Monday, December 1, 2008
The Genius Bar
Fate is cruel. I think we can all agree on this one thing, before I move on. Mostly cruel, especially when one considers withering illness, global politics, death and taxes -- all of which are as unavoidable as Fate, and are therefore part of Fate.
I, a writer and a single mother (one son, Pablo, ten), am at this moment sitting atop a barstool at the Genius Bar at my local Mac Store. (The Genius Bar. I wonder how much money someone made to think of that, instead of Customer Service. I'm thinking about a million dollars and a team of six creatives, two of whom were actively disengaged.) My laptop, an iBook G4, is cursed; it is a gypsy curse. It involves a great deal of mystery and importunate timing; that's how I know gypsies were involved. Gypsies or witches.
Within the past ten weeks, my laptop has had everything replaced; it was physically gone for a week in Memphis, Tennessee. And now it refuses to function, despite the fact that literally every part was replaced except the top cover and the plug.
A beige man with short dreads and a seasoned look is manning the Genius Bar. He checks his list of Genius Bar appointments and says,
"Is there a Bud?"
Buds do own computers. This in itself may well be information well worth the trip and time spent, which I am beginning to think may be in vain as far as my computer being fixed before I must pick up my son at school. Every minute the aura of the Genius Bar becomes more jagged; at exactly 2:55 PM, a gaggle of teenagers clutching iphones and ipods rush to the fore.
More people cluster worriedly around the Genius Bar, pressing me forward onto the counter. It's like that scene in It's a Wonderful Life when the Bailey Building and Loan bank is on a run and the whole town becomes an anxious sweaty mob grabbing for what's been promised them. And Jimmy Stewart is running around telling everyone to calm down. Just calm down.
Jimmy Stewart is not at the Genius Bar. He's dead (see: Fate).
Now the man next to me is drumming his fingers. Great, a finger drummer. Next I'll get a whistler. My mother used to attract dwarves with shopping carts. I swear to GOD.
Here comes Bud to the Genius Bar, and people look on him with envy and a kind of hatred. Bud told me earlier that he had an appointment; he came here and immediately signed on a computer for a 2:55 appointment. People named Bud are known to be practical. He doesn't even have his computer with him, that's how efficient Bud is. He has a list of questions.
When Bud told me this, much earlier, I sashayed to the row of computers and I made an appointment for 4:55 with the secret Apple Store clipboard man. I am gleeful. It may even be before then, he said.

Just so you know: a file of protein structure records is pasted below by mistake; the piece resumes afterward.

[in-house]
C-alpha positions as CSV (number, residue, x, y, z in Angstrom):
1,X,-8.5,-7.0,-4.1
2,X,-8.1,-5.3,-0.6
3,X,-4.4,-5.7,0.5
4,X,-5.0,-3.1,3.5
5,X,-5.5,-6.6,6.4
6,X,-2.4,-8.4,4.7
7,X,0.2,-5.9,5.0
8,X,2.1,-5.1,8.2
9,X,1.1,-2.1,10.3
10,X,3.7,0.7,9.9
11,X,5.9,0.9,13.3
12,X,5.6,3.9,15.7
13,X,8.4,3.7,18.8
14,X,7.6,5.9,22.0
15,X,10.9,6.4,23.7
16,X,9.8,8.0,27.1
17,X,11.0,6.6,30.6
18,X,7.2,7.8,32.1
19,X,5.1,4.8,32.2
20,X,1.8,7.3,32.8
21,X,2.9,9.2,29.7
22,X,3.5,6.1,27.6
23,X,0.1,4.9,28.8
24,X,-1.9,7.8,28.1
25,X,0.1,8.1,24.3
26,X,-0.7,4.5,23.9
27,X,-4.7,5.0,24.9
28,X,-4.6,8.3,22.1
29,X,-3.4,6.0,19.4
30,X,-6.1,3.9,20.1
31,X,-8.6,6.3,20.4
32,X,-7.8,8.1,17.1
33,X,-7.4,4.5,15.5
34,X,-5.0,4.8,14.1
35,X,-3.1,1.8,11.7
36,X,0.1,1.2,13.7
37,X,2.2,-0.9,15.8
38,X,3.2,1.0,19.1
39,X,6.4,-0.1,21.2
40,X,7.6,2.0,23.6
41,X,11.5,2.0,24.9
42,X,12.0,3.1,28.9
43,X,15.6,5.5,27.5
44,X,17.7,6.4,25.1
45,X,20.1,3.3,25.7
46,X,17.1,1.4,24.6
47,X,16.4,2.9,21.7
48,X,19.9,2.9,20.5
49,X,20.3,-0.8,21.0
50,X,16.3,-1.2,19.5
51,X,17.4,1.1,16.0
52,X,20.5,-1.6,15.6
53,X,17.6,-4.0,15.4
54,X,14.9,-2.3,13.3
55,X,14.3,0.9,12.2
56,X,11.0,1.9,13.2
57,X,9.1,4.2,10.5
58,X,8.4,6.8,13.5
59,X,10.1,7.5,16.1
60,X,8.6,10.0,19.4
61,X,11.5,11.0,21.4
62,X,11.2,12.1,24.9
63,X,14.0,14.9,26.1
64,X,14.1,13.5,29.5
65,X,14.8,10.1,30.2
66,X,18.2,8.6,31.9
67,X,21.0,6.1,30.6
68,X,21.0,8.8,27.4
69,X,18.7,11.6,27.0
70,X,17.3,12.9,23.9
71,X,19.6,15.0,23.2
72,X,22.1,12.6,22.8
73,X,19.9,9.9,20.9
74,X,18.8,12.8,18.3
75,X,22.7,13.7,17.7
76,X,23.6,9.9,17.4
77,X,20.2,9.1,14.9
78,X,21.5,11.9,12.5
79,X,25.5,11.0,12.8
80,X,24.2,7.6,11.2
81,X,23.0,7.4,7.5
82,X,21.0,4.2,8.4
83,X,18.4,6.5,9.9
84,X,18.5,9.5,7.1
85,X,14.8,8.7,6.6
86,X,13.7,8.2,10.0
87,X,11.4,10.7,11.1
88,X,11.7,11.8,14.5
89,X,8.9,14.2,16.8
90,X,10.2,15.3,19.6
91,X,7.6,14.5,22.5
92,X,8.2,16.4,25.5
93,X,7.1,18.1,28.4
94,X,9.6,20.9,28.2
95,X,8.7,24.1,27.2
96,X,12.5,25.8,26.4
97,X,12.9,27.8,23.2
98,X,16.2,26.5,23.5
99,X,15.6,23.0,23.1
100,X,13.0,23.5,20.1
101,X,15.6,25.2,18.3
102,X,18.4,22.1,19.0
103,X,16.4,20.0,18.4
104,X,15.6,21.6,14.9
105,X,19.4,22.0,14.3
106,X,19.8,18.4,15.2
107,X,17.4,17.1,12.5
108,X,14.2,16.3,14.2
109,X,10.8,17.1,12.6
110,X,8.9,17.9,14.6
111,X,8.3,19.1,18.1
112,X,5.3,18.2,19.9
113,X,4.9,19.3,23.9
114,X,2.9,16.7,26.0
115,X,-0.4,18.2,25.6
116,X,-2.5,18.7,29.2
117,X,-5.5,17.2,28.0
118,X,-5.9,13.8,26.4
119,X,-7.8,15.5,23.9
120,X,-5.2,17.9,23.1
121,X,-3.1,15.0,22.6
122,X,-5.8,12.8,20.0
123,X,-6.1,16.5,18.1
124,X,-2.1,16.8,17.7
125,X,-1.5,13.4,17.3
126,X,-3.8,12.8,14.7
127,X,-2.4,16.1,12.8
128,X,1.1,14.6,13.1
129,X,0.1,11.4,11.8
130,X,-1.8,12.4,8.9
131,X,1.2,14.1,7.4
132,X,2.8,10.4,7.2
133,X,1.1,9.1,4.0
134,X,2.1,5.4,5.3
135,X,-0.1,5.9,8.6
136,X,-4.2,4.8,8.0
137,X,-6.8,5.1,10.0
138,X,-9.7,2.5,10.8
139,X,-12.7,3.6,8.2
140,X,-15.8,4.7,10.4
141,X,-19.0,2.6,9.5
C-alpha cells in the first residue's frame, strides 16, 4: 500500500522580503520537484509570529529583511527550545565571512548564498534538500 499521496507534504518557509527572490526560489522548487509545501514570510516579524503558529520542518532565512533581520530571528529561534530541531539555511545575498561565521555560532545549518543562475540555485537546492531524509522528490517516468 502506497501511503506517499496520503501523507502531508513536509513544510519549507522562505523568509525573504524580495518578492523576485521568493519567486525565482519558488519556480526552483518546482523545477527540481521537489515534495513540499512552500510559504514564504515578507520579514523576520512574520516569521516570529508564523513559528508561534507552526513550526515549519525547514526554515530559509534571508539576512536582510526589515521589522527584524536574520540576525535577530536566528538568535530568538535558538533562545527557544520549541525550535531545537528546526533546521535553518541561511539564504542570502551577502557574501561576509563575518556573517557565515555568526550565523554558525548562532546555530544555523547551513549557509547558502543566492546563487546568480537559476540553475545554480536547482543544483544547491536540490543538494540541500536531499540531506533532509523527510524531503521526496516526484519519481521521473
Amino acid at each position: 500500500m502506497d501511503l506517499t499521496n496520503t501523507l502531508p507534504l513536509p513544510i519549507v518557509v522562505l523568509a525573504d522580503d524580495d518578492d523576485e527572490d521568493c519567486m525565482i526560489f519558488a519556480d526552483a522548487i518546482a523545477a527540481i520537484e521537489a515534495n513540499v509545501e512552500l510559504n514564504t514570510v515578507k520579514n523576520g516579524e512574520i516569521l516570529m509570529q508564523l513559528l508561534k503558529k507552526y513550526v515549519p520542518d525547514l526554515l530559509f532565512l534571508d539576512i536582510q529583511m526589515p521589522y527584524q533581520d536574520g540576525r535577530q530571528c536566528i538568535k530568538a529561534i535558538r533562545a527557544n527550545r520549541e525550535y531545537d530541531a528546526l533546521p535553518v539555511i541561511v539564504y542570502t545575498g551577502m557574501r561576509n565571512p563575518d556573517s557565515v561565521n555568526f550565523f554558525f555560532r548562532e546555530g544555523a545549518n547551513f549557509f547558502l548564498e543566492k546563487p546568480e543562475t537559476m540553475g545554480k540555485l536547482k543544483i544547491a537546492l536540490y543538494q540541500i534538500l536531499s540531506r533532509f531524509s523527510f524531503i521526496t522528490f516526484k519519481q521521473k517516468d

Now it’s a good feeling, just sitting at the Genius Bar. They have wisely installed wide barstools. People are used to sitting at bars; bars are safe, bars are good. If you squint, it's a pub. Lots of time can go by inside bars without anything happening. Yes, bars and barstools are an excellent choice.
"Why do they make those little CDs if no one can USE them?" The customer, a man in black turtleneck, is angry. He has a problem they cannot solve. His whole system is out of date, like a dodo bird. He walks the walk of the dejected as he leaves.
So now we all know: it's not really the Genius Bar. It’s the Just Okay bar.
If this were a real Genius Bar, I would have arrived equipped with a list of questions, as did Bud. Let's say there's a limit of ten. Ten questions.
1. Why was I born?
2. What happens when you die? Is there a Hell or is there nothing. Within reason, I would prefer a Hell. Hell I could understand; I’ve waitressed for lunatics, written ads for panty shields, and experienced hours of labor contractions one right the fuck after the other. Nothingness, however, terrifies me. I want to still exist, even if it means Hell. (In real life, I tell my son that I believe in Heaven, but if I am wicked honest, I don't. I feel it has a high probability of being a publicity stunt.)
3. Why did my marriage really end?
4. Can time be moved backward? I'd like that option.
5. Do the people I hate know it? I want them to.
6. Do the people I irrationally love know it? How can I make some of them un-know it?
7. What's the square root of one million?
8. How many holes are there in an average colander?
9. Why did the dinosaurs become extinct?
10. Will I ever have another huge, death-defying love affair, or am I sentenced to an eventual Mojave celibacy, along with its accompanying sense of being a rock-person, and not a really thorough woman.
Meanwhile, back at the Genius Bar, they actually do fix my problem (or what you see now is only my Immediate Problem.) My Genius Bar man wears a plain black long sleeve shirt that may be Helmut Lang, and two very sleek, scientific looking necklaces around his neck; possibly the keys to the entire Mac universe. The key to my deliverance from evil.
Another customer, this one with a short cruel hairdo and big ass diamonds in her ears appears to my right. She bears a look of a nurse at an emergency ward, a mask of concerned fatigue. I sense she has not a computer glitch, but is afflicted with matters of life and death. No little SHIFT keys slightly loose, no slow connections, no -- everything in her vista is crashing into a meteor of destruction and heartache.
God. I’m done, and I am so glad to be free. And I alone was spared -- that's the feeling.
As I slip from my barstool I hear a full-grown man talking in a high, quavery voice.
"It's the blinking question mark." He's practically weeping.
The Genius Bar is open.